Mow Cop, StaffordshireEdit This Page
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Guide to Mow Cop, Staffordshire family history and genealogy: parish registers, census records, birth records, marriage records, and death records.
|Mow Cop, Staffordshire|
|Poor Law Union||Congleton; Stone; Wolstanton and Burslem PLU|
|Registration District||Congleton; Wolstanton|
|Parish registers: 1842|
|Bishop's Transcripts: None|
|Rural Deanery||Newcastle under Lyme|
|Probate Court||Court of the Bishop of Lichfield (Episcopal Consistory)|
|Location of Archive|
|Staffordshire Record Office|
Mowcop is an Ecclesiastical Parish in the county of Staffordshire, created in 1843 from Wolstanton Ancient Parish, Keele Ecclesiastical Parish, Hanford Ecclesiastical Parish and Biddulph Ancient Parish; Exact boundary unknown. Non-Church of England denominations identified in Mowcop include: Primitive Methodist and Wesleyan Methodist.
The name is first recorded as "Mowel" around 1270 AD. It is believed to have come from either:
Anglo-Saxon Mūga-hyll = "heap-hill", with copp = "head" added later
The Common Celtic ancestor of Welsh moel (= hill), with Anglo-Saxon copp added later.
At its summit men had quarried stone to make into querns used for milling corn since the Iron Age; this trade ended in the Victorian period.
Mow Cop is noteworthy as the birthplace of the Primitive Methodist movement. Starting in 1800, Hugh Bourne from Stoke-on-Trent and William Clowes from Burslem began holding open-air prayer meetings. On 31 May, 1807 a large 14-hour camp meeting was held and as a result the Primitive Methodist Church was formed in 1810. These camp meetings became a regular feature at Mow Cop and camps were also held to celebrate the 100th, 150th and 200th anniversaries of the first camp.
Mow Cop is a village on a high isolated hill. The village straddles the Cheshire–Staffordshire border and is thus also divided between the North West and West Midlands regions of England.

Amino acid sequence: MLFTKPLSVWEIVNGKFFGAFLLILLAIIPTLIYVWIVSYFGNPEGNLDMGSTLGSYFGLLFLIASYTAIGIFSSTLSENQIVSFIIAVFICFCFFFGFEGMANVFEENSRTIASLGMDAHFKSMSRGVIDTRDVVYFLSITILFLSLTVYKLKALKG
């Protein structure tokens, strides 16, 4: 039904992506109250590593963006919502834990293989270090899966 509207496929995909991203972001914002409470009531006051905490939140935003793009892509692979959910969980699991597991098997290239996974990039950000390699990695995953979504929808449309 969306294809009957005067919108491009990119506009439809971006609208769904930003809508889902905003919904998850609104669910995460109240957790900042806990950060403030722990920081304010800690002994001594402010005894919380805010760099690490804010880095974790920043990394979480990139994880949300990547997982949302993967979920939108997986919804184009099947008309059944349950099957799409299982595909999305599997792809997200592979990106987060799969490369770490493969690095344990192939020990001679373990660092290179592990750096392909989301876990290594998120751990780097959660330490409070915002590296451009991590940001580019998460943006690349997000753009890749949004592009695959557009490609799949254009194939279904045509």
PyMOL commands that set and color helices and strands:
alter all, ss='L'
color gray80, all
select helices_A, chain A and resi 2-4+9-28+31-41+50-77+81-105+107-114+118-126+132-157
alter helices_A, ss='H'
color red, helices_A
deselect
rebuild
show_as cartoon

Parts of the parish lie in the Cheshire East District since 1974 and part in Newcatle under Lyme District of Staffordshire. Accordingly parts of the parish lie in different Poor Law Unions and registration districts.
Birth, marriages and deaths were kept by the government, from July 1837 to the present day. The civil registration article tells more about these records. There are several Internet sites with name lists or indexes. A popular site is FreeBMD. Online index for Congleton registration district Cheshire BMD
See also Staffordshire BMD
Mow Cop parish registers of christenings, marriages and burials are available online for the following years:
|BIVRI = British Isles Vital Records Index (Ancestry) - (£)|
|MOW COP PARISH Online Records|
Census records from 1841 to 1911 are available online. For access, see England Census Records and Indexes Online. Census records from 1841 to 1891 are also available on film through a Family History Center or at the Family History Library. The first film number is 474622.
Poor Law Unions
Records of wills, administrations, inventories, indexes, etc. were filed by the court with jurisdiction over this parish. Go to Staffordshire Probate Records to find the name of the court having primary jurisdiction. Scroll down in the article to the section Court Jurisdictions by Parish.
Maps and Gazetteers
Maps are a visual look at the locations in England. Gazetteers contain brief summaries about a place.
- ↑ http://maps.familysearch.org/
- ↑ 'British Isles Vital Records Index - 2nd Ed. Breakdown of Records', Genoot, accessed 11 September 2013.
- This page was last modified on 29 April 2014, at 05:07.
- This page has been accessed 2,437 times.
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